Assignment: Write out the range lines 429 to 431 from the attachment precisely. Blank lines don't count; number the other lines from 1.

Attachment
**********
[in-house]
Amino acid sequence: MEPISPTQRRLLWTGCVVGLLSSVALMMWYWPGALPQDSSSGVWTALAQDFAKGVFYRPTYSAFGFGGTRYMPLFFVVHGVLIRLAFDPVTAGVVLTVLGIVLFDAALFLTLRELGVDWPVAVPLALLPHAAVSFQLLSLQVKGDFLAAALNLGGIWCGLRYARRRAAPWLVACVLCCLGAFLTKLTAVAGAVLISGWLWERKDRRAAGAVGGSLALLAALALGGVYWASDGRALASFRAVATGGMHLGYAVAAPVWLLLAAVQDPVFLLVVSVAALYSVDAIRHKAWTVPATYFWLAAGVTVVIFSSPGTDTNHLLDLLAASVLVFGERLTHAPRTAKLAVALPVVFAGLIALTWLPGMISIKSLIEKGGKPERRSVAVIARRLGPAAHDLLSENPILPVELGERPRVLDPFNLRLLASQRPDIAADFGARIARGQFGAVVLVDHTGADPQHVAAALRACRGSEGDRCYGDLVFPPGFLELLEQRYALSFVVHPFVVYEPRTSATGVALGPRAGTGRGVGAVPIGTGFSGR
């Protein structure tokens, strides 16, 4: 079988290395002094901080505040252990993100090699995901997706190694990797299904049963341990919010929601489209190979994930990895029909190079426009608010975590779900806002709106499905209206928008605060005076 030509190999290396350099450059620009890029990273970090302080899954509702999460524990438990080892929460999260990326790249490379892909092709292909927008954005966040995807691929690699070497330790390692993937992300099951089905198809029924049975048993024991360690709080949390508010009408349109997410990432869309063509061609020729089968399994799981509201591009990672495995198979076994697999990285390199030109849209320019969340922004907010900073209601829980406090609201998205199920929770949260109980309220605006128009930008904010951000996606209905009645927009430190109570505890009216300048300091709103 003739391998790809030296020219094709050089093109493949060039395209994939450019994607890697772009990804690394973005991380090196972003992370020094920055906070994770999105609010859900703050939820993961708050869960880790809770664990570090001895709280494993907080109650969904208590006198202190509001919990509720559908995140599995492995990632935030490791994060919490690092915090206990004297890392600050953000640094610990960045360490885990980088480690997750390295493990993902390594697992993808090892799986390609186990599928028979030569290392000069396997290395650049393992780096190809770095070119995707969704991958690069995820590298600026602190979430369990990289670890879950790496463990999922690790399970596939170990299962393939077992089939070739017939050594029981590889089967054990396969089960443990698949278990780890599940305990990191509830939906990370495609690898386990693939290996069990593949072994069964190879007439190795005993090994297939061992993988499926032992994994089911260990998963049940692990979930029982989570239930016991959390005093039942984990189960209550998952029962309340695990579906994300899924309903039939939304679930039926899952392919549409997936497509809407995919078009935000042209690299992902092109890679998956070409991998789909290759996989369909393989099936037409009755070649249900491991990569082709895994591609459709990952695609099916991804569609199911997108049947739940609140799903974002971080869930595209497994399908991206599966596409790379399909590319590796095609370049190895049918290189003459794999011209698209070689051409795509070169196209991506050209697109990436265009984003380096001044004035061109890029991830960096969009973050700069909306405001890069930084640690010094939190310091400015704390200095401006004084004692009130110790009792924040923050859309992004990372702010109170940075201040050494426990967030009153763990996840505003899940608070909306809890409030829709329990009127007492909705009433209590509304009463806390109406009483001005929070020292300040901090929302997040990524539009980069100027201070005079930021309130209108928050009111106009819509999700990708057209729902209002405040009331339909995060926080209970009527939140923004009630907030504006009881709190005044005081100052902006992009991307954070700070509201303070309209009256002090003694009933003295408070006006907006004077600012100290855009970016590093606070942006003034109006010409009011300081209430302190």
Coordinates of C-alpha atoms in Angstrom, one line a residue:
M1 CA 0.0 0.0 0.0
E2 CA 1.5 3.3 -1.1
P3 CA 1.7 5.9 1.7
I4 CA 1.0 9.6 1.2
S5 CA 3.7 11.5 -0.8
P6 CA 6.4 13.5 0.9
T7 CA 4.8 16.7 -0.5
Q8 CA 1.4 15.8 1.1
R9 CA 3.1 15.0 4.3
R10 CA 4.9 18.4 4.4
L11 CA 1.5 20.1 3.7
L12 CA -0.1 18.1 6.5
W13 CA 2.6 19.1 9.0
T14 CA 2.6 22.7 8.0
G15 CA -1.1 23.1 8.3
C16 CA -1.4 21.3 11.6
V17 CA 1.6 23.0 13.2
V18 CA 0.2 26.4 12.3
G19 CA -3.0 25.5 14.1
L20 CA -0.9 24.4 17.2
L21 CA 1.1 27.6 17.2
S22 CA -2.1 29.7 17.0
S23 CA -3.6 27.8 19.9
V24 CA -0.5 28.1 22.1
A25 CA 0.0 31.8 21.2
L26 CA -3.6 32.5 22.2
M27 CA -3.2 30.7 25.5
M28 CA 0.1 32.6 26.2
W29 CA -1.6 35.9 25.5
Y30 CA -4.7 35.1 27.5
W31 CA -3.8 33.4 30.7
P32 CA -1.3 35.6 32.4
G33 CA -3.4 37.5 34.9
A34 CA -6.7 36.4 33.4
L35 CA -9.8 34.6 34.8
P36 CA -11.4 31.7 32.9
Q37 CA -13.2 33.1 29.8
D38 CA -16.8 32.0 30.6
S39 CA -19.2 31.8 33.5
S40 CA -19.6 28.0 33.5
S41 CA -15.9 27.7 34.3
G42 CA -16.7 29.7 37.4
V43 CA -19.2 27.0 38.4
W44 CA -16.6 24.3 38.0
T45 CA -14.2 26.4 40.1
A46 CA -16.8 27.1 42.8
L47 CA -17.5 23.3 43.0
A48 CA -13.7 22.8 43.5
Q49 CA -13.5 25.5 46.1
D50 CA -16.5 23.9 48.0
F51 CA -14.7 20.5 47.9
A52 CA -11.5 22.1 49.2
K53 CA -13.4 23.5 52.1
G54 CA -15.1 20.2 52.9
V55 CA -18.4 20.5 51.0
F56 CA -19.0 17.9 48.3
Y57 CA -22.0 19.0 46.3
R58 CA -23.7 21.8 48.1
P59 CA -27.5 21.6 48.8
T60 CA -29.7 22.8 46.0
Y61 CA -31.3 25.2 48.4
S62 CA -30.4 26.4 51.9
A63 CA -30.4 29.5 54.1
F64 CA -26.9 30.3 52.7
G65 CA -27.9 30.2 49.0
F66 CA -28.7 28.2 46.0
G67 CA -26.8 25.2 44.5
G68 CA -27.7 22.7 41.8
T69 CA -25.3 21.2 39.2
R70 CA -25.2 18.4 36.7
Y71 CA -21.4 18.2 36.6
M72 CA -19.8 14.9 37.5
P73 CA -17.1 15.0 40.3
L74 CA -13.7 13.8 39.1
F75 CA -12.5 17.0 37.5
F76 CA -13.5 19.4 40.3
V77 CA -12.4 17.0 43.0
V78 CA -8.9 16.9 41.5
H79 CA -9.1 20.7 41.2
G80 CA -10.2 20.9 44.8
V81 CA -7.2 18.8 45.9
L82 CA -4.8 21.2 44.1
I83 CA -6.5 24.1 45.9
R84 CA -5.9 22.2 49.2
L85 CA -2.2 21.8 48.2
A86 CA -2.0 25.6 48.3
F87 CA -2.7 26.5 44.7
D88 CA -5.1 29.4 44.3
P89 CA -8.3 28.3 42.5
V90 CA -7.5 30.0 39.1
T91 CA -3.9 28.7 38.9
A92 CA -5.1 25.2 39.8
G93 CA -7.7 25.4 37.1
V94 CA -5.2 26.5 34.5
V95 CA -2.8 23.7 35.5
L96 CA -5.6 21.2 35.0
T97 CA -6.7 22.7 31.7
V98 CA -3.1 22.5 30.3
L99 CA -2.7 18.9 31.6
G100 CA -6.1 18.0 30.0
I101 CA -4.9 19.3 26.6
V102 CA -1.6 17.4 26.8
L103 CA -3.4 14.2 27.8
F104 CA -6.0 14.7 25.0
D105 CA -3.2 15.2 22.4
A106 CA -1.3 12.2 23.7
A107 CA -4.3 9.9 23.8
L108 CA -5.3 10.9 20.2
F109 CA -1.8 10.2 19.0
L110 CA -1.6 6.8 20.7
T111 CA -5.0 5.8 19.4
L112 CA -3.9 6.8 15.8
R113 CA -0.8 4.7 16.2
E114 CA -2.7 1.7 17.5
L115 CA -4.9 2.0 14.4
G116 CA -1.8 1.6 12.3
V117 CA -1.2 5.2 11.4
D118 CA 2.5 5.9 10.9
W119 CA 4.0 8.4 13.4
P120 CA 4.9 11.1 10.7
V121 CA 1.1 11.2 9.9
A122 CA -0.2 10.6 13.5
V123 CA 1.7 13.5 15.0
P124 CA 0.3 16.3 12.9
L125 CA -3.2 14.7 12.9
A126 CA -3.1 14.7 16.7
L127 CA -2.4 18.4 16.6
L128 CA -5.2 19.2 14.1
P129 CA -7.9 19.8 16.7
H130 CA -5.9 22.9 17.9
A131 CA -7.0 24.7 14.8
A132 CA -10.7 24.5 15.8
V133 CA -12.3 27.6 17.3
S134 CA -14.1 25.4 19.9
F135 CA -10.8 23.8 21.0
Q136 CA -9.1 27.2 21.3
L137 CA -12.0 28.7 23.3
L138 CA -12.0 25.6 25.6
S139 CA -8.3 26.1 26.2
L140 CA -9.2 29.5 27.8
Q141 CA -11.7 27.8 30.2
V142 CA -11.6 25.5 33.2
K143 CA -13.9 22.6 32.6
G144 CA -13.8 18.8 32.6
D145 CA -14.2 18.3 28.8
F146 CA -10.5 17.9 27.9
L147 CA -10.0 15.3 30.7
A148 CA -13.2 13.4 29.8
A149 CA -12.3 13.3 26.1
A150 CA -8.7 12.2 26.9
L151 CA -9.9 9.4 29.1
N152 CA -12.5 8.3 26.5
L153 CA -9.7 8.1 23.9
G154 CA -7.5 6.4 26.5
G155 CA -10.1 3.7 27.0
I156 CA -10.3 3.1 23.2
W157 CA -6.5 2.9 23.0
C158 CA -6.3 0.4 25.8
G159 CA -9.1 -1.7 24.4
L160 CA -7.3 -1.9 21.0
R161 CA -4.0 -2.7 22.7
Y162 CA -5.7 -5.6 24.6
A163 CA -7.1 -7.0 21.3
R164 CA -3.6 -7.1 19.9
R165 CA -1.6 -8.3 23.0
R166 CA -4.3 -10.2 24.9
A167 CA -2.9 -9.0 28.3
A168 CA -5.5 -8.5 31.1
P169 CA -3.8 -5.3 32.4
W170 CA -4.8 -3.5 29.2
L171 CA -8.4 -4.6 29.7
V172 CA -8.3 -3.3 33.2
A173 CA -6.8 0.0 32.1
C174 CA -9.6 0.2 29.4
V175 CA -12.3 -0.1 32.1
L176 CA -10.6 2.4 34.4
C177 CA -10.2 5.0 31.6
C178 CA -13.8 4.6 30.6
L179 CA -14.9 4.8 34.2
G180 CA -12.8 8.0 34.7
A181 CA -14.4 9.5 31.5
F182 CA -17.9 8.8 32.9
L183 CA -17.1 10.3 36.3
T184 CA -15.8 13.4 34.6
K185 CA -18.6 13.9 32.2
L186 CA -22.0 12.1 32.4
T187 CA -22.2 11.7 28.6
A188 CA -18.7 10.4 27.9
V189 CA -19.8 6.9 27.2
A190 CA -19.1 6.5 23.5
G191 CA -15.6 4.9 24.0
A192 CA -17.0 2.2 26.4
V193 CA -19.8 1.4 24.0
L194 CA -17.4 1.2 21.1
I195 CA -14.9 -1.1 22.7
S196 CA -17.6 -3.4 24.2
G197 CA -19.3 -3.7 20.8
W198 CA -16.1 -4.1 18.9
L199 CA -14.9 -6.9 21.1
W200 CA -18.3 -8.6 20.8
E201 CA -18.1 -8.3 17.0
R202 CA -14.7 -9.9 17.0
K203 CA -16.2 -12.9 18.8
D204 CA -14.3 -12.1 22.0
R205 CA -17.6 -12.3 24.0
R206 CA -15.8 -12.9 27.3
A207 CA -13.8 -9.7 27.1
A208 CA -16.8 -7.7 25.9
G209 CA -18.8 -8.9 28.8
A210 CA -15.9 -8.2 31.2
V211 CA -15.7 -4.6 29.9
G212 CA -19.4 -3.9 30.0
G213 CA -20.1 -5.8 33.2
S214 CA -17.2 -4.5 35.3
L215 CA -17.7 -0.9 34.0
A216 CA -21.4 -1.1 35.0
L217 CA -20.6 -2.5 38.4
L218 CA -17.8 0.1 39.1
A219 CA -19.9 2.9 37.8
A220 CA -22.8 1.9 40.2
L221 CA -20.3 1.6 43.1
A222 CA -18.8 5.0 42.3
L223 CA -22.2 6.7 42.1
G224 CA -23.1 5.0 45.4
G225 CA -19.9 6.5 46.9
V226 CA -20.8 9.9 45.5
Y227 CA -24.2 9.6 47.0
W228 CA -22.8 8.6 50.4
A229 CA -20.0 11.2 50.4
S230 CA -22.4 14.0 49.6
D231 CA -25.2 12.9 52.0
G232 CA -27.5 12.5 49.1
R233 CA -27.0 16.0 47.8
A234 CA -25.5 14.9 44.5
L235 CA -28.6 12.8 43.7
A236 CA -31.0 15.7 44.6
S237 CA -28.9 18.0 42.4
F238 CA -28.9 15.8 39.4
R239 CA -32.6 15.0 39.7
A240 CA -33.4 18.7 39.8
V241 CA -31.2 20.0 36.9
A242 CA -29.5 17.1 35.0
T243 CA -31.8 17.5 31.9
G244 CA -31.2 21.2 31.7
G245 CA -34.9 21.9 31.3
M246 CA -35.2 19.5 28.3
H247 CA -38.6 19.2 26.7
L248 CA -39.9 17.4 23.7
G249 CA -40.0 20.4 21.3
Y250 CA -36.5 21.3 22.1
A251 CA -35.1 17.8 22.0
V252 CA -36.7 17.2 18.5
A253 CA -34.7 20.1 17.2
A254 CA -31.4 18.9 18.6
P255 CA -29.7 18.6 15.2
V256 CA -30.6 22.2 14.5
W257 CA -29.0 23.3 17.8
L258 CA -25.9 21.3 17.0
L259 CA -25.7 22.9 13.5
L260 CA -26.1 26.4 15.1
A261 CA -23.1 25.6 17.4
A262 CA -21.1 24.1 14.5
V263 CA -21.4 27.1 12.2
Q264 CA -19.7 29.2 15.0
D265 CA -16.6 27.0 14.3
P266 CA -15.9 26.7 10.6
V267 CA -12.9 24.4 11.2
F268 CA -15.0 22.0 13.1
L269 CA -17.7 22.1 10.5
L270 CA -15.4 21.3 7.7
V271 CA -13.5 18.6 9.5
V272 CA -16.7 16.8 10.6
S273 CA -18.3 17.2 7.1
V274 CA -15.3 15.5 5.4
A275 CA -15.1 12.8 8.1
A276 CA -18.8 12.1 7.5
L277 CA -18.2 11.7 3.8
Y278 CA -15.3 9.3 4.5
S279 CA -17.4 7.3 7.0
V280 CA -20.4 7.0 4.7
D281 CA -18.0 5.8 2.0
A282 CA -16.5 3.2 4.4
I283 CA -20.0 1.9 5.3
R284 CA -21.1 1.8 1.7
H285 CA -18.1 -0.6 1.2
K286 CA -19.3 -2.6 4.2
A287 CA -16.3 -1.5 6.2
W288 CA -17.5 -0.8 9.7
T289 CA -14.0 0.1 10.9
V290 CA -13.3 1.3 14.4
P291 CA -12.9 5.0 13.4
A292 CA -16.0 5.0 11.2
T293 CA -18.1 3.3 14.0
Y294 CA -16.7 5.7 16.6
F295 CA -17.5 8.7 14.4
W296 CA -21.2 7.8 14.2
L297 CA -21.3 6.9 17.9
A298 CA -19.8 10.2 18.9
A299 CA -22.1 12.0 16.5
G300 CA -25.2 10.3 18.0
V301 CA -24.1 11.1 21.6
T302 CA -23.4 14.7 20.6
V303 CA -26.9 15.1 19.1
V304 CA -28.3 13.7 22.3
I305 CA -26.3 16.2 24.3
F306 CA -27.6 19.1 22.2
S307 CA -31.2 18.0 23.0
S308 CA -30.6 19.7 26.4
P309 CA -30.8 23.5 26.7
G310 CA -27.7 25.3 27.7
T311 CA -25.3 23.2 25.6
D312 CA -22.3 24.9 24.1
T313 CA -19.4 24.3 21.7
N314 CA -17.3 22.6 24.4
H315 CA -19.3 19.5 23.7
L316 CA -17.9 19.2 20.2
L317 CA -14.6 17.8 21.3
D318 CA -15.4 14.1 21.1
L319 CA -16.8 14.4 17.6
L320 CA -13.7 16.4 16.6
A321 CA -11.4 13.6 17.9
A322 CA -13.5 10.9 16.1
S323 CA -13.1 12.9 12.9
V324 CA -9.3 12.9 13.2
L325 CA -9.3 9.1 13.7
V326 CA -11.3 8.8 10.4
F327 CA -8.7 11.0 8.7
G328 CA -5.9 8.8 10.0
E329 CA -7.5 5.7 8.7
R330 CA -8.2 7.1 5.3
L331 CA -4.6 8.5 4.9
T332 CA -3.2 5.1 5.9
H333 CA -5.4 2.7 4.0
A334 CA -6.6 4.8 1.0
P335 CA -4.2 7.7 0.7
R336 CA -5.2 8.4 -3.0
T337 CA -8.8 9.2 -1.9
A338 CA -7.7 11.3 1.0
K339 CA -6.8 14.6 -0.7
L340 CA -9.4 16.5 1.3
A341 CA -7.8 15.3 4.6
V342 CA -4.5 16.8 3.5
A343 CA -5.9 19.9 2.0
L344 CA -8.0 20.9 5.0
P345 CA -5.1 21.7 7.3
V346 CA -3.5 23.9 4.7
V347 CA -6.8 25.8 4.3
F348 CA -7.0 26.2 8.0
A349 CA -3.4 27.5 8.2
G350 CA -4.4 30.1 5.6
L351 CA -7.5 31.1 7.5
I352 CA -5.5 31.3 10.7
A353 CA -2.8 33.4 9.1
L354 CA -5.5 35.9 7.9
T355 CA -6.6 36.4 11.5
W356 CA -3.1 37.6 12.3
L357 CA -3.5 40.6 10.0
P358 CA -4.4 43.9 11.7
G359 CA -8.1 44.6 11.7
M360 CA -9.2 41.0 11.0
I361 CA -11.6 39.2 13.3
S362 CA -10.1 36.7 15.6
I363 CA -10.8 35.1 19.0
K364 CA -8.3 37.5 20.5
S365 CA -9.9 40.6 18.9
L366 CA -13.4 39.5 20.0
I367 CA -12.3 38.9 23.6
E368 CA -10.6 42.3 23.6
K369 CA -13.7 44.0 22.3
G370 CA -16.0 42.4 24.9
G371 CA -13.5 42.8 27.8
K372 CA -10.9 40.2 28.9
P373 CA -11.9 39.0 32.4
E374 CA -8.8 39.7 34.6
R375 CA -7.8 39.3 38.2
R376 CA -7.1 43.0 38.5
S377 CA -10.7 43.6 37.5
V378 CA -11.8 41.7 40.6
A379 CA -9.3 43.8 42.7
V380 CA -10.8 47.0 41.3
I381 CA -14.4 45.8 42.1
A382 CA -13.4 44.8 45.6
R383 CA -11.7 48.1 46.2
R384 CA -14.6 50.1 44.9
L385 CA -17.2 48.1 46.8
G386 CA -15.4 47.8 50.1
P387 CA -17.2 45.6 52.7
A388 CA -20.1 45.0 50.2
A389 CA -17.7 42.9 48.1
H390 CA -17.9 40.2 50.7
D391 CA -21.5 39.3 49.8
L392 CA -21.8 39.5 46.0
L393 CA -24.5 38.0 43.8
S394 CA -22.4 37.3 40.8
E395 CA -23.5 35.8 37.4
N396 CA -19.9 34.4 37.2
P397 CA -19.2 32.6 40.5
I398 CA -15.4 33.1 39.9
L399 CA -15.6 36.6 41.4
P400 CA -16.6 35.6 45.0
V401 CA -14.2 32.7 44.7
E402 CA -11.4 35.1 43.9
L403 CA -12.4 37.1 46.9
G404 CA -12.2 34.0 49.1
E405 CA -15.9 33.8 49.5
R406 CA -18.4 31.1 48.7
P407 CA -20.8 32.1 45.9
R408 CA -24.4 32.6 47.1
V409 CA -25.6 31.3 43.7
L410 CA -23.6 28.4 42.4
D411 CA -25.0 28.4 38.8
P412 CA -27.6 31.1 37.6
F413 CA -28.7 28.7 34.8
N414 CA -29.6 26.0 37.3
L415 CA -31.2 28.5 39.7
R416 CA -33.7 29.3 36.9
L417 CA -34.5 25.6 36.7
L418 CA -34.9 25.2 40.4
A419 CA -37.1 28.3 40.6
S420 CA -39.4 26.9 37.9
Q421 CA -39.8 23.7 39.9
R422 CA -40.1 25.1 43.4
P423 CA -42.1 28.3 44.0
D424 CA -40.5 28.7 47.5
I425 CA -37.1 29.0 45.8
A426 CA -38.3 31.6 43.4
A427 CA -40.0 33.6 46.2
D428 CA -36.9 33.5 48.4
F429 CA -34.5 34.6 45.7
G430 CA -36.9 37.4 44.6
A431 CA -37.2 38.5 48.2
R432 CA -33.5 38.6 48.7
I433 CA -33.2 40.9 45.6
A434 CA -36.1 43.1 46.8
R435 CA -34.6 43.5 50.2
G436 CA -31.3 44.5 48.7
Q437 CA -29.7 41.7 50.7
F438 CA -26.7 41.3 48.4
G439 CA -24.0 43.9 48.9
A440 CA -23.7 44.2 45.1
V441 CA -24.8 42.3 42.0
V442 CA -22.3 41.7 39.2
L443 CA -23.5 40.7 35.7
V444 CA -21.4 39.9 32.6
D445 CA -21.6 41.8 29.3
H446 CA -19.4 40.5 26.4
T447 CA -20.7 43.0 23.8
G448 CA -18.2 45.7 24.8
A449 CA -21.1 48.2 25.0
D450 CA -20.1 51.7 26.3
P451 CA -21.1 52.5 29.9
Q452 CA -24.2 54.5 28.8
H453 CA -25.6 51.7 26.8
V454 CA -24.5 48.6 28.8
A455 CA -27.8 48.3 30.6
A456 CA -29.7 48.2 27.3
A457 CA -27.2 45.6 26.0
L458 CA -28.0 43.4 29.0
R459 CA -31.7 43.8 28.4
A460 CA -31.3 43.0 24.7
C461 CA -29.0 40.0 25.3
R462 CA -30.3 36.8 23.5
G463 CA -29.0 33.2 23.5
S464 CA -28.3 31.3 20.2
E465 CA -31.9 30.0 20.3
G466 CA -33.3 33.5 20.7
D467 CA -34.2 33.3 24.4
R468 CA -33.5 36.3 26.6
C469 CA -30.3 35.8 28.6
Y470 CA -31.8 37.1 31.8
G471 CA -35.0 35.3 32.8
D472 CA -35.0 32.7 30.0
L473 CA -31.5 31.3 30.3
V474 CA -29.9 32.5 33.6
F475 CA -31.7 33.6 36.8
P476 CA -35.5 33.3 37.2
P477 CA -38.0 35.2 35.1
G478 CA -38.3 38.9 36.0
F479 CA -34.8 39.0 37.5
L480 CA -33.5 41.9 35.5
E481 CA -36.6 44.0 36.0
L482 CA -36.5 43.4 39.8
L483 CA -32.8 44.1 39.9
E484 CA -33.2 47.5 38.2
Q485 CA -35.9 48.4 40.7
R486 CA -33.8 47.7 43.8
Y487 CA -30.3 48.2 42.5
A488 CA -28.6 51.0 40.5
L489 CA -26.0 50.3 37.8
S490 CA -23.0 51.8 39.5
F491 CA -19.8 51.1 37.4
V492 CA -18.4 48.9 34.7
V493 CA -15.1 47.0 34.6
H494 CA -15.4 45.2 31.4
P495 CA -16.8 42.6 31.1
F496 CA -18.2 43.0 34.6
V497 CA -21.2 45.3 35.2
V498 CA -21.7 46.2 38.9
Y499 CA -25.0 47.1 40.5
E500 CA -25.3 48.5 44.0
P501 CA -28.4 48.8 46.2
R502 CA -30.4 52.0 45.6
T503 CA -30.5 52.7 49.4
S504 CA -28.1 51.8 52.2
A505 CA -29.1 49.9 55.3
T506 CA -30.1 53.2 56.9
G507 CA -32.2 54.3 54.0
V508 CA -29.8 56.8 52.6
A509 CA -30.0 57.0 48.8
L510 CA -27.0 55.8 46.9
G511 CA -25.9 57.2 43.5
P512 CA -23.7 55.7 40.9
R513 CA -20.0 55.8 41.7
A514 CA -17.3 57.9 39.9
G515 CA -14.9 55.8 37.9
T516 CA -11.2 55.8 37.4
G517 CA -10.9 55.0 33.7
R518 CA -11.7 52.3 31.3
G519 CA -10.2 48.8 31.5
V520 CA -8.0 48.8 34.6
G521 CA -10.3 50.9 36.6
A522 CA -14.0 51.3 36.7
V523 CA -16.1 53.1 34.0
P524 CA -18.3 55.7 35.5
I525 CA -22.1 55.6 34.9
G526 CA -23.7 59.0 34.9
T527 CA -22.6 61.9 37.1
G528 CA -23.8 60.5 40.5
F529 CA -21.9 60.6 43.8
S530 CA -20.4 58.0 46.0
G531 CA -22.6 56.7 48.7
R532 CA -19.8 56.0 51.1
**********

I425 CA -37.1 29.0 45.8
A426 CA -38.3 31.6 43.4
A427 CA -40.0 33.6 46.2